The "Ron Paul Revolution" came to Louisiana on Monday in preparation for the statewide Republican Caucus on Tuesday.
Ron Paul, 2008 Republican presidential candidate, came to Louisiana to talk about his views and policies.
Paul visited three cities - Shreveport, Baton Rouge and New Orleans - during his single-day campaign.
Matt Chancey, Southeast regional coordinator for Paul's campaign, said they first heard Paul was coming to Louisiana on Friday night. The campaign released a statement Saturday afternoon with information on Paul's location and times.
More than 1,000 people came to see Paul during his Baton Rouge visit.
Paul's speech at the Bellemont on Airline Highway included many topics he has voiced to the public.
One of Paul's policies that was welcomed was his stance on a non-interventionist foreign policy.
Paul said the U.S. Constitution is designed to restrain the government, not the people.
"We as a people ... have been willing to sacrifice our freedoms for safety and security, and it's gotten a lot worse since 9/11," Paul said. "I am convinced that it is never necessary to give up any freedoms to be secure."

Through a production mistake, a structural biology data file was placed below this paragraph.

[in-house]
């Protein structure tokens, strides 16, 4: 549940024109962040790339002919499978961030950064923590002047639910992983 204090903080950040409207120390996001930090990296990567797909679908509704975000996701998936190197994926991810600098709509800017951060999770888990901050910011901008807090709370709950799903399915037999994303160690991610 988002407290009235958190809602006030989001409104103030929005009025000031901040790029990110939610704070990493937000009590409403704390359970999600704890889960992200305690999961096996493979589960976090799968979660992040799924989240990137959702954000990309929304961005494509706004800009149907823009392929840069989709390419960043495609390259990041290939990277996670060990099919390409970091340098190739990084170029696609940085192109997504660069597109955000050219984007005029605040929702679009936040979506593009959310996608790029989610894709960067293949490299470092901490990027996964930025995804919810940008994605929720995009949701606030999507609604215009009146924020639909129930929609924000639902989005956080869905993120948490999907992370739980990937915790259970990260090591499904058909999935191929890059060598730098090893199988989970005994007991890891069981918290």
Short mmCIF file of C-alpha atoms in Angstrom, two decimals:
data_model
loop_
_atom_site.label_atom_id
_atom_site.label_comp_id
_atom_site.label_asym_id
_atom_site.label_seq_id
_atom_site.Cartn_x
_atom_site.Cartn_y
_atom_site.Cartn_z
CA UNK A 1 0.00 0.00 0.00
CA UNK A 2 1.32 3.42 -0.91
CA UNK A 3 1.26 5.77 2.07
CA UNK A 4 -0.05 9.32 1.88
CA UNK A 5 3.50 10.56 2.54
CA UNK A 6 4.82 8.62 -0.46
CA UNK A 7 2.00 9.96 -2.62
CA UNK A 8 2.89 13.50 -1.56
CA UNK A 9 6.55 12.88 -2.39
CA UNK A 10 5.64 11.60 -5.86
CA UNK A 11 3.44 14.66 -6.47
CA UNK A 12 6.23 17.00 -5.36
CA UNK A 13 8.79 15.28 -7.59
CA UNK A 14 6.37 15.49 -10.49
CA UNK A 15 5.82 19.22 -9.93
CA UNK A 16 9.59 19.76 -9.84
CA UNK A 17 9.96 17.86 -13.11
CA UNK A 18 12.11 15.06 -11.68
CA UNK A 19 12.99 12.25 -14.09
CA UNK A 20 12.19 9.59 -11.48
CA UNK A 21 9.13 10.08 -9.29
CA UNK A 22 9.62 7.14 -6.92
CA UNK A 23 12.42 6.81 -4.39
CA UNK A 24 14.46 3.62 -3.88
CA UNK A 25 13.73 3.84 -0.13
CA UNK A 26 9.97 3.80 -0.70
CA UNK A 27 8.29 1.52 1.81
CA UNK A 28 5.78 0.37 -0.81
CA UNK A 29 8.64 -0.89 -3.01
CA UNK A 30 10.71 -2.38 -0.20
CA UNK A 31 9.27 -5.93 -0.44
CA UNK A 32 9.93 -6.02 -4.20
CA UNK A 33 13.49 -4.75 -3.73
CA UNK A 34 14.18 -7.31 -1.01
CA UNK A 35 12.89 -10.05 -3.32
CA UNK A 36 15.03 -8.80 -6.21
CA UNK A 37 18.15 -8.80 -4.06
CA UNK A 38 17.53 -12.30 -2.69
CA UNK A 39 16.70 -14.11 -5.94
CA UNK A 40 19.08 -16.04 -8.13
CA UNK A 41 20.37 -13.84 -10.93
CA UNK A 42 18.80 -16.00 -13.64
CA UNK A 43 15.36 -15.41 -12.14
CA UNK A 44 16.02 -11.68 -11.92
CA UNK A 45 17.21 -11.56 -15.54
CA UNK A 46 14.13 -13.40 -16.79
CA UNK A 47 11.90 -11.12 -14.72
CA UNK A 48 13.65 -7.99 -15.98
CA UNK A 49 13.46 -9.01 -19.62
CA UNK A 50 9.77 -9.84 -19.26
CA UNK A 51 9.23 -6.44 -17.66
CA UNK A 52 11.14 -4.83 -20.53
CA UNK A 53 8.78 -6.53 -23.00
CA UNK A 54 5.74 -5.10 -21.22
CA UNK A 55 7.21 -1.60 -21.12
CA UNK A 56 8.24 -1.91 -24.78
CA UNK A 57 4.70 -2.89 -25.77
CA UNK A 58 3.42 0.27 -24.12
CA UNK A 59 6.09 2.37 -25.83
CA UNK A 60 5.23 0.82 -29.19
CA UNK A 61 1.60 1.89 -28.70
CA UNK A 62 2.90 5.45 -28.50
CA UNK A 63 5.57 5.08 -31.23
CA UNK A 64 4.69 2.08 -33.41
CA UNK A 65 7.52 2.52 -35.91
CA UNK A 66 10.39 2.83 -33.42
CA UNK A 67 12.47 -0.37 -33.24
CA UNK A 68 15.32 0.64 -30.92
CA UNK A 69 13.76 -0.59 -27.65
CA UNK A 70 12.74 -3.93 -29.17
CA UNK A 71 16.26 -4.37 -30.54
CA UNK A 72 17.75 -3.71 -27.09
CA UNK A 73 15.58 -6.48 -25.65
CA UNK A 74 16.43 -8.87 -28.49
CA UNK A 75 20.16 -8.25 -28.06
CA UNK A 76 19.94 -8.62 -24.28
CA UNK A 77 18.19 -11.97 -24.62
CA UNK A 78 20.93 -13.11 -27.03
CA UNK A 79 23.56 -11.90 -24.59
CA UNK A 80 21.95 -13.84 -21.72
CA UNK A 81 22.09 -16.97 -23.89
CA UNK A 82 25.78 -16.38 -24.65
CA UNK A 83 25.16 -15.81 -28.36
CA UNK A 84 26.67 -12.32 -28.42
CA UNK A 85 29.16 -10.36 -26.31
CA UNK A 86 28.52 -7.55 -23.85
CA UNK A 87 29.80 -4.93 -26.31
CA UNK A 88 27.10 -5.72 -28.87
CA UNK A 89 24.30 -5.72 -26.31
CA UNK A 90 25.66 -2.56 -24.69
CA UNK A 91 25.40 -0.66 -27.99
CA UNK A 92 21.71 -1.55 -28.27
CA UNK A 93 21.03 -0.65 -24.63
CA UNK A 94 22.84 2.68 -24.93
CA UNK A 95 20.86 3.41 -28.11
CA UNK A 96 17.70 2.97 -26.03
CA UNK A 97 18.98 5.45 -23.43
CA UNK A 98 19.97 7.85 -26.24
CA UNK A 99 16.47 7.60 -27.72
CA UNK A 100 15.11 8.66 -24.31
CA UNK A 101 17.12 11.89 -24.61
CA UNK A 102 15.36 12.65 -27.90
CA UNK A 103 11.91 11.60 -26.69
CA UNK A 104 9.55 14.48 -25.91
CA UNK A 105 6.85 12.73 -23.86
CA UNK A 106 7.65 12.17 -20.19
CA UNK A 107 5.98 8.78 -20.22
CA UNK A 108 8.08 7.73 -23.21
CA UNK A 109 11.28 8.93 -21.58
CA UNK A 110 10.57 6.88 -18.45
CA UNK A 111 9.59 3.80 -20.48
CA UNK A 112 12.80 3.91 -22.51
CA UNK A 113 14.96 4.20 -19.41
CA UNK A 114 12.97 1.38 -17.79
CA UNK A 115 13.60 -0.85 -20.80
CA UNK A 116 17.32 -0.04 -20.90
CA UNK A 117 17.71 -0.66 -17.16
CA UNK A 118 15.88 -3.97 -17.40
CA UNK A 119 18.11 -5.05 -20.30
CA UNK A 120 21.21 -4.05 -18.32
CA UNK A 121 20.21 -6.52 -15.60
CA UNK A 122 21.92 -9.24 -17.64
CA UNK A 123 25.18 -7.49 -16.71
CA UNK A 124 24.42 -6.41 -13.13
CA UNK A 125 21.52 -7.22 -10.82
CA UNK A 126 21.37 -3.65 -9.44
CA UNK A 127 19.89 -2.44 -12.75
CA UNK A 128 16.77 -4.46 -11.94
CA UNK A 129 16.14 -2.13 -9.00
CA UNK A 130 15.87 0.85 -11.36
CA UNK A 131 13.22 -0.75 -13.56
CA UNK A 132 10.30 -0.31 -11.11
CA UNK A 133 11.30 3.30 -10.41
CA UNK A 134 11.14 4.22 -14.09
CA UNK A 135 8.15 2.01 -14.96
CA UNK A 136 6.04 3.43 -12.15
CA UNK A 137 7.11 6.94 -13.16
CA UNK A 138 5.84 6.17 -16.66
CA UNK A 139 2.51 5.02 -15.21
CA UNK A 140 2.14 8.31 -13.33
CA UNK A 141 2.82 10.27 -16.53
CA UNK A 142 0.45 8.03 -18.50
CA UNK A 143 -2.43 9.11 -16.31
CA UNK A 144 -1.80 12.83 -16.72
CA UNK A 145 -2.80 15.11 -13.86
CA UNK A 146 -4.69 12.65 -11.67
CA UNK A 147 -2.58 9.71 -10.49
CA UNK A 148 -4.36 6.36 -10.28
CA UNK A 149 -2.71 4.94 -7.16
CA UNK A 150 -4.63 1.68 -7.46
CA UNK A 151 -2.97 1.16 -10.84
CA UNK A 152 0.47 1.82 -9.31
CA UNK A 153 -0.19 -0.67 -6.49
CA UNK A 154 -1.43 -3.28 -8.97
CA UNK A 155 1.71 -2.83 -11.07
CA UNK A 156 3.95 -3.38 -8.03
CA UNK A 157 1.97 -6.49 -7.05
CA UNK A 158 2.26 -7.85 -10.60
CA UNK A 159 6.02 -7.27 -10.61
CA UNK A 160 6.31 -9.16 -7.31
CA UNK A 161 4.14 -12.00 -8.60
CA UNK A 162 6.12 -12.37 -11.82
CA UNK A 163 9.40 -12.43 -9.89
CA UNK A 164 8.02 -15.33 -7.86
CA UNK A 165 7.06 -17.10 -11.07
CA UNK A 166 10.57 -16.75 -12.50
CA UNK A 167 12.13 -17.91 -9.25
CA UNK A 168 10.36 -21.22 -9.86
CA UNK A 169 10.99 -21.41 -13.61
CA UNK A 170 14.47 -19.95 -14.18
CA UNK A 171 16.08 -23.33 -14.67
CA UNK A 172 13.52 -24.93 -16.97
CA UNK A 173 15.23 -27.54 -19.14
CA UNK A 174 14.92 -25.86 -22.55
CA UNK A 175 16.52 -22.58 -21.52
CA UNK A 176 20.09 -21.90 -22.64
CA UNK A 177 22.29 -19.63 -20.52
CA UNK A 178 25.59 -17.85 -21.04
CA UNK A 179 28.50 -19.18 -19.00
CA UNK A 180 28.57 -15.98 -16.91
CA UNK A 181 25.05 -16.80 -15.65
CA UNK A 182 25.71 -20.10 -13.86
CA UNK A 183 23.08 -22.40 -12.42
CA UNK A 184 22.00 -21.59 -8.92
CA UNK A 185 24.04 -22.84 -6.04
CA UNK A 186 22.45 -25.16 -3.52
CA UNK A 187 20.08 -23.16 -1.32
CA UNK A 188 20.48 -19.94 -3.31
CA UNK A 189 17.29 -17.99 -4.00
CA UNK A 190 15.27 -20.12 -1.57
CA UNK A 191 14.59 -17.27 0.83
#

Paul has been known to oppose giving countries financial aid.
He said in recent years the government has given $10 billion to Pervez Musharraf, president of Pakistan. Paul said he was supposed to be "our guy" in stopping Osama Bin Laden.
"[Musharraf] didn't earn his $10 billion, so this is a pretty lousy investment," Paul said.
Paul said he has been told many times that he has removed apathy from some people.
"Ron Paul brings about a lot of change," said Amanda Setoudeh, a student at Southern University. "A lot of his views people don't really expect from a Republican."
Two people stood out among the thousand Ron Paul supporters.
Leah Sharp and Bob Mackel, University alumni, stood in the back of the room holding up Mitt Romney signs.
Romney is another 2008 Republican presidential candidate.
"I like to let my voice be heard no matter where I am," Sharp said.
Mackel said Romney is the best person to run the country because he has more executive experience.
Hill said the two Romney supporters do not bother him. He said he considers them to be noble for coming to a "seemingly hostile environment."
Tags: Ron Paul, Huckabee, Mitt Romney, Hillary Clinton, Obama, Rudy Giuliani. John McCaim, Republican, Candidates, Election, CNN, Fox News, Debate Polls, Polls, President, race, Louisiana, Kenner
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